Opinion: Conundrum of youth political engagement

Fazal Masood Malik and  Farhan Khokhar, Canada

A troubling dichotomy faces democracies today – there is a marked politics-based social media presence among youth, but at the same time, there is increasing disengagement of young people with the traditional political system. 

Voter turnout, party membership, and other measures of civic participation are trending downward among youth. This withdrawal threatens both the representation of young people’s interests and the health of democratic governance overall.  

Islam sees civic participation as a religious obligation. As stated in the Holy Quran: “And cooperate in righteousness and piety,” (Surah al-Maidah, Ch.5: V.3) and “[…] and do good to others as Allah has done good to thee.” (Surah al-Qasas, Ch.28: V.77)

Youth engagement is necessary to drive change in developed and developing nations alike. In most of the OECD countries, the median age of the population is 40 or above. In the past decades, the pace of population ageing has already been substantial. This means that even a higher proportion of youth must come out and vote.  The impact was well known when a large number of youths joined Obama’s campaign, and an overwhelming two-thirds voted for him.

In developing nations, the median age ranges from a low of about 18 or less. Despite comprising a majority in less developed countries, youth civil participation there remains low; often blamed on endemic violence and injustice. Yet, as Muslims, we have an exemplary model in early Islamic communities for positive engagement despite adversity.

During his time in Mecca, our beloved Holy Prophet Muhammadsa faced violent persecution yet refused to abandon his faith or his people. Through patience and virtue, he served as a model to gradually transform society. True change comes not by disconnecting from society, but by working within existing structures.

Without civic input and oversight from youth, governments lack the incentive to address the problems that disproportionately impact young lives. The status quo remains unchanged.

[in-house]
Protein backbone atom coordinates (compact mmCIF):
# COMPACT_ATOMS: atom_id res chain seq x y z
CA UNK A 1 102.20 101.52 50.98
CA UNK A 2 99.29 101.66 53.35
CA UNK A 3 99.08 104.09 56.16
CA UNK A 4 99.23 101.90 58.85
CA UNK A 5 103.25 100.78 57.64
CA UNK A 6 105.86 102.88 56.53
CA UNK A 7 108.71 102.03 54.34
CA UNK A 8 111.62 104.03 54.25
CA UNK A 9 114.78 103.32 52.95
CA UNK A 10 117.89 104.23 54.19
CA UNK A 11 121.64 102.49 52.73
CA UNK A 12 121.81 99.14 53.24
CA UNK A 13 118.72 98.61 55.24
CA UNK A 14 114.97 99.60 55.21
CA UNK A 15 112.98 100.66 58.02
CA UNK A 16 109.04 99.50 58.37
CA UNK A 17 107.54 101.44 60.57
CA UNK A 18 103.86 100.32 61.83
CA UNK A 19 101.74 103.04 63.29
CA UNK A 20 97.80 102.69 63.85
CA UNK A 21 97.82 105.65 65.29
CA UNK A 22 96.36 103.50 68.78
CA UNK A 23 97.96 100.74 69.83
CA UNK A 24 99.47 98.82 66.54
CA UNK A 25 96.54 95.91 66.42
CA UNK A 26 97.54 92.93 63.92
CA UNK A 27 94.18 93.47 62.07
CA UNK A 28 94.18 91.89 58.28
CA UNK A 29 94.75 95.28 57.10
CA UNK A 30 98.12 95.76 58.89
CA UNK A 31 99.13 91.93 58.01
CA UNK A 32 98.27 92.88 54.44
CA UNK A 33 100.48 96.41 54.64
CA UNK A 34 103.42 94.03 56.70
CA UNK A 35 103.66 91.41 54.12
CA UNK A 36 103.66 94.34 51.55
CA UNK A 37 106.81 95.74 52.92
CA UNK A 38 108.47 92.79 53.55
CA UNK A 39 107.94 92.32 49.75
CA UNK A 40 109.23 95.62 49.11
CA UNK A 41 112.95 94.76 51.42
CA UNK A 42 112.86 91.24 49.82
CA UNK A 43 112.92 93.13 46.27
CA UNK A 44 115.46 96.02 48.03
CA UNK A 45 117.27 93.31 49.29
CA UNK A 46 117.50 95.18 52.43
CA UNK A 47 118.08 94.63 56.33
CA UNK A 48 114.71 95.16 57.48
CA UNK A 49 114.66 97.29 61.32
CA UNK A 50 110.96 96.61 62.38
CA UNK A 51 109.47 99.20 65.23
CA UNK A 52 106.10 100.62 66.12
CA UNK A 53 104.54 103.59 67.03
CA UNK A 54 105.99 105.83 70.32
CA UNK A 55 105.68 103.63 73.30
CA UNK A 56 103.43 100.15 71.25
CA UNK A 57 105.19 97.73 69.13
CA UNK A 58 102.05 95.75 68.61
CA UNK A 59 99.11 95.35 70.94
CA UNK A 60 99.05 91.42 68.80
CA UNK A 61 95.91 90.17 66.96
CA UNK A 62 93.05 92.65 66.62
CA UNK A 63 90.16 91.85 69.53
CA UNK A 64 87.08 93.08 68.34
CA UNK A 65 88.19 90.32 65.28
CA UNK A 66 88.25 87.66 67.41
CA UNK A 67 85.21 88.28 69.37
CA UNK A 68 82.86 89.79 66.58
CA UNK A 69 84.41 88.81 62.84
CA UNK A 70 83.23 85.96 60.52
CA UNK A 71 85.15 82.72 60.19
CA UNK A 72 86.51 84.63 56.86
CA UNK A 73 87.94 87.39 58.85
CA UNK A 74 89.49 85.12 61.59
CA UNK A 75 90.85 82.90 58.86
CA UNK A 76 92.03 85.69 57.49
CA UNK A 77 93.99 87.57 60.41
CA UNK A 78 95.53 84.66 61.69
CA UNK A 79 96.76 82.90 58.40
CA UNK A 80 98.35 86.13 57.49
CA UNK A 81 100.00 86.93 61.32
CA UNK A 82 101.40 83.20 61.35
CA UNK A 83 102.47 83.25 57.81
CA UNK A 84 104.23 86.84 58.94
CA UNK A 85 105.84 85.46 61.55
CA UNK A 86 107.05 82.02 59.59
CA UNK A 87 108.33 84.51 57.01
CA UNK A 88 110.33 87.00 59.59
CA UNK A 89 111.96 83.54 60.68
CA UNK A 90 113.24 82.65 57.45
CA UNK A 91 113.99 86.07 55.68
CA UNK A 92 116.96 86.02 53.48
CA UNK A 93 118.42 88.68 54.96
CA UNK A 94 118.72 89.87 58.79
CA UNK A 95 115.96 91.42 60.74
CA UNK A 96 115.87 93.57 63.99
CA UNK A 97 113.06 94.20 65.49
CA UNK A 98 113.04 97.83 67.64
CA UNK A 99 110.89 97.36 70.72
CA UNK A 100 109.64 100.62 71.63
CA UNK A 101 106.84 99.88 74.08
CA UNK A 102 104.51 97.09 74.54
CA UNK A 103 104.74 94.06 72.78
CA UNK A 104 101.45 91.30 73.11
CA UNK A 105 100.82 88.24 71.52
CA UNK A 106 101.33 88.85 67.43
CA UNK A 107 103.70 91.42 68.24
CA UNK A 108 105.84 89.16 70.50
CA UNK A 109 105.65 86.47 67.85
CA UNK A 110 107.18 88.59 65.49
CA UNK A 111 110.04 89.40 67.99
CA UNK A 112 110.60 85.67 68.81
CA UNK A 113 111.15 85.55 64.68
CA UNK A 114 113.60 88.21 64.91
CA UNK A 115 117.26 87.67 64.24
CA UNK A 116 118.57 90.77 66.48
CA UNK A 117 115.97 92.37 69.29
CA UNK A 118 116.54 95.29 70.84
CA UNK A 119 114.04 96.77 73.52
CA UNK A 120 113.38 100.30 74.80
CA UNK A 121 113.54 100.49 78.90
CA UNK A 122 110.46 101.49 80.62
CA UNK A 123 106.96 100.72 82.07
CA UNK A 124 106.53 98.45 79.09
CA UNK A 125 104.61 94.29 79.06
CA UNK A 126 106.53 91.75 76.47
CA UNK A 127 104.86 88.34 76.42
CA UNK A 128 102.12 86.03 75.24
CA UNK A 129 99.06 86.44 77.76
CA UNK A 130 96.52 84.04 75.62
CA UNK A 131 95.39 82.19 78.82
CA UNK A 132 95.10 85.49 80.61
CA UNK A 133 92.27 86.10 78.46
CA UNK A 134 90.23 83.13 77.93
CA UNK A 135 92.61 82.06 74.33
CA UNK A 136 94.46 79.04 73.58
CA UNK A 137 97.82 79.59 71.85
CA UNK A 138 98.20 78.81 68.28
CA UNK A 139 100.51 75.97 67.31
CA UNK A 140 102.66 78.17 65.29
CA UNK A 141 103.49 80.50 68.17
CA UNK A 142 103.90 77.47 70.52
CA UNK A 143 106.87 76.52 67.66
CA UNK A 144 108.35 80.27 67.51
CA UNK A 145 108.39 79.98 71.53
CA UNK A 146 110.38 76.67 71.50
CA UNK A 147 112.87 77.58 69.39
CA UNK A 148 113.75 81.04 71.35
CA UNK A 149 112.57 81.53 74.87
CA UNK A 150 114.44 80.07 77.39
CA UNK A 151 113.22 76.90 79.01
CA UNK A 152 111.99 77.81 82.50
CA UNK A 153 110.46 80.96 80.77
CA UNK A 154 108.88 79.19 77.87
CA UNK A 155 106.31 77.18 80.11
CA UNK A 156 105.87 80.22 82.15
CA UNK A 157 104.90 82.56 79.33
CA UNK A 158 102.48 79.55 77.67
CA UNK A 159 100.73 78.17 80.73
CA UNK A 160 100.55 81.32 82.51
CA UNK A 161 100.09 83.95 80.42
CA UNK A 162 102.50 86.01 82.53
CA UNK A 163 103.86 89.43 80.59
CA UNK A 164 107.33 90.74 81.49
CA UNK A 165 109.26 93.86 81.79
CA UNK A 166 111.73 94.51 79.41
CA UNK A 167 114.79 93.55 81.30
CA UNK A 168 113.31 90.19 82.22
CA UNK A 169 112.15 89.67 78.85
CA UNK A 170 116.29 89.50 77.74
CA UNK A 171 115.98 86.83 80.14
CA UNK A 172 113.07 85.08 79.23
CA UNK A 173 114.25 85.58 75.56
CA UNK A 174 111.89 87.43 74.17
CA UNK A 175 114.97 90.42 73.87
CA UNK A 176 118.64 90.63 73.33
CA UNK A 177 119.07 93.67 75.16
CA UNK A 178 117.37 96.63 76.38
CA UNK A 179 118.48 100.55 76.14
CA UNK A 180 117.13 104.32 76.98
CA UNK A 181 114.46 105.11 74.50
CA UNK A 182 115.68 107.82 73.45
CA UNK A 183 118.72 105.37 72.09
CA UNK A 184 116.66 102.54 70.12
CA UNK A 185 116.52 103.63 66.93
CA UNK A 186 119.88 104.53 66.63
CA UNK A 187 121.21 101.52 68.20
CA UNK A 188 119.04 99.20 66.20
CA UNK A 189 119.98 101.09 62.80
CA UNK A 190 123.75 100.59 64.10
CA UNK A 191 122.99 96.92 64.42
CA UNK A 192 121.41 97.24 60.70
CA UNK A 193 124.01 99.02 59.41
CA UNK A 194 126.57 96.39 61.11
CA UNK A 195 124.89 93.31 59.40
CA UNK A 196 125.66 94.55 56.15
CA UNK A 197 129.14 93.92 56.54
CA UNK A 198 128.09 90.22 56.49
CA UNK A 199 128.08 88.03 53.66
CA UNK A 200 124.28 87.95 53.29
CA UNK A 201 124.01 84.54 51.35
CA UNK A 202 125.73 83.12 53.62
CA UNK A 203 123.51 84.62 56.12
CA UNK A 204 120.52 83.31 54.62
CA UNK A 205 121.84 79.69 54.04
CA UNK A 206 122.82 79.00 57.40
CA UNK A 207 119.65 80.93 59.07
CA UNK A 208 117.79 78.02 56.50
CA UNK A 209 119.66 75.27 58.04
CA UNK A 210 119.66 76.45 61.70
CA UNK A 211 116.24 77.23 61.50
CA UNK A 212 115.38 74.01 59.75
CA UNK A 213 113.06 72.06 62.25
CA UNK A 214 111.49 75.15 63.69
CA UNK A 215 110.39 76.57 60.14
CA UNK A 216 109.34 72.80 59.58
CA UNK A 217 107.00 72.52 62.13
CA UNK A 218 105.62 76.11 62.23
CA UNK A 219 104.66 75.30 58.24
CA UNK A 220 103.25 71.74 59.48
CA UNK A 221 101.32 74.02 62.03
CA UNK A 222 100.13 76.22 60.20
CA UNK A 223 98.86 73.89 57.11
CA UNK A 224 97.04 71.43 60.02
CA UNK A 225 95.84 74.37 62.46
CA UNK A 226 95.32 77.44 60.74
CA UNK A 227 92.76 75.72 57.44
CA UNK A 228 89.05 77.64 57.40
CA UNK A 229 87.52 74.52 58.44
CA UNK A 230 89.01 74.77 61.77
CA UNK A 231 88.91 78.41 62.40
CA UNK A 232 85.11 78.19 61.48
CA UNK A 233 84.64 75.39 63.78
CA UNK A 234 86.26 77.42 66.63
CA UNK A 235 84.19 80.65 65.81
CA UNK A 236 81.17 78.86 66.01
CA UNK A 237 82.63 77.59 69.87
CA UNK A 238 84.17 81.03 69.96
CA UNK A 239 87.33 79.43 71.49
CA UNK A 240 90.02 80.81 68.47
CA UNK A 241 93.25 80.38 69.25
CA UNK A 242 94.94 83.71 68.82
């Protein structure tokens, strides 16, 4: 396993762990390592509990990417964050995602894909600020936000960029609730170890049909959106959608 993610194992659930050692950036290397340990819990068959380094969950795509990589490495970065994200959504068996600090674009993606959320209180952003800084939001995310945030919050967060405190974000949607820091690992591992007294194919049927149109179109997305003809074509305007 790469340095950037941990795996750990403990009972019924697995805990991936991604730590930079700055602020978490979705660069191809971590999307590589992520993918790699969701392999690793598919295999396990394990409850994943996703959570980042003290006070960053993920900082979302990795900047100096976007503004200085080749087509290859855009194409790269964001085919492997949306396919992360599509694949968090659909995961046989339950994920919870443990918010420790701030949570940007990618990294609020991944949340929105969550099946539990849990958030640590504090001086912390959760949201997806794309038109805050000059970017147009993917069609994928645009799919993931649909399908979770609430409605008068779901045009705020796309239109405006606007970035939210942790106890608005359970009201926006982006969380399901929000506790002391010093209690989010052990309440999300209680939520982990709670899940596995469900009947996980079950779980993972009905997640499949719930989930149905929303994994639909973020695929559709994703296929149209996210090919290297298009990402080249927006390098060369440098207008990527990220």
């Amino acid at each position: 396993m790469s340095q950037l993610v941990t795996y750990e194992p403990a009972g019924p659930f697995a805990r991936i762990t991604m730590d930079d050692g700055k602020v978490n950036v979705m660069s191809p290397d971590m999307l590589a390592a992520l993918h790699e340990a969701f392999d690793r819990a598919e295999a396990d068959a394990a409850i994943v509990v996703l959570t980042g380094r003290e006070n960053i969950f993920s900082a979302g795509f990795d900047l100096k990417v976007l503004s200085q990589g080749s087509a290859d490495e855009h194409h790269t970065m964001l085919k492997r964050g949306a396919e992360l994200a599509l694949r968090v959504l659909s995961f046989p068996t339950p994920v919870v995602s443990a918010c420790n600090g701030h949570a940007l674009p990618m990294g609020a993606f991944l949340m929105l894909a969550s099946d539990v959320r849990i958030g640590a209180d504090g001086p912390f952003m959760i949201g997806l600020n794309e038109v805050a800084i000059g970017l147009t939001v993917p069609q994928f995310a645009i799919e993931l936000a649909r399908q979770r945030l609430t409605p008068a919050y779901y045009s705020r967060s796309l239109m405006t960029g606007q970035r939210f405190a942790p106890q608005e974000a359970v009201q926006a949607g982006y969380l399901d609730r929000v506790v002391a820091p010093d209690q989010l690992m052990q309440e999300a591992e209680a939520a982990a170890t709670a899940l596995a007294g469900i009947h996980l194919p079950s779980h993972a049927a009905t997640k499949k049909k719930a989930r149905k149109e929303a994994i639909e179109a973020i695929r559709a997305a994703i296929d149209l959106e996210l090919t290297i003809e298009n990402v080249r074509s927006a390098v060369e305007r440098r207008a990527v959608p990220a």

This troubling dynamic appears within Muslim communities as well. Many youths have grown disillusioned with civic institutions over perceptions of corruption, injustice and unchecked Islamophobia. Yet walking away cedes power to status quo forces. The lasting change comes through engaged participation, not flipping the table.

Disconnected youth become prime targets for religious and secular extremist recruitment. Whether lured by preachers promising paradise or political fringe groups supporting violence, their frustration gets channelled destructively without moderate alternatives.

How fortunate are we to have a Prophetsa whose example teaches patient, peaceful reform! In his early days of Islam, the Prophetsa faced mockery, threats against his life, and the murder of some followers – oppression that might tempt reactive violence from today’s youth.

Through patience, ethics and positive civic engagement, the Holy Prophetsa resisted Meccan elites while also drawing marginalised groups and youth into a movement grounded in social justice and spiritual purpose. Gradually, he transformed hostile opponents into allies. Within two decades of facing hostility as outsiders, Muslims found themselves at the table, negotiating the governance of a wholly transformed Mecca.

To bring about a change, the youth must engage with flawed civic institutions rather than retreat into echo chambers of outrage. Women, immigrants, working-class youth and racialised minorities show ever lower engagement compared to their peers. Progress requires the unglamorous work of organisation, coalition-building, and willingness to communicate across lines of presumed difference – virtues that are already displayed in fragmented ways. Consolidating the civic power of youth will pave the road for their generation to sit at tables of political power in the years ahead.

Here, Muslim community leaders must model the Holy Prophet’ssa conviction that marginalised voices deserve positions of influence. He elevated the youth and the disenfranchised. Hazrat Bilalra, an African former slave, became the first muezzin to call believers to prayer. Usama ibn Zaydra, just a child during the early days of Prophet Muhammad’ssa ministry, later commanded battalions.

Hence, even where legal rights are denied, Ahmadi Muslims strive to uplift society. But for those of us fortunate enough to live freely in democracies, civic participation becomes a sacred obligation. We must honour the democratic liberties so many of our Ahmadi brothers and sisters are barred from enjoying.

Future depends on YOUth!

Defeatism or withdrawal is not an option – too much is at stake. Climate disruption, racial violence, economic precarity, eroding human rights – youth stand at the frontlines of global threats past generations struggle to address.

The opportunity rests before the young: will they seize the civic mantle today’s times so desperately demand? For any who may have lost faith in the system’s capacity for justice, consider the words of the Holy Prophetsa: “Help your brother whether he is an oppressor or oppressed.” When asked how one could help the oppressor, he responded: “Preventing him from oppressing others.” By this metric, there is no greater act of faith than seeking to reform society’s shortcomings from within.

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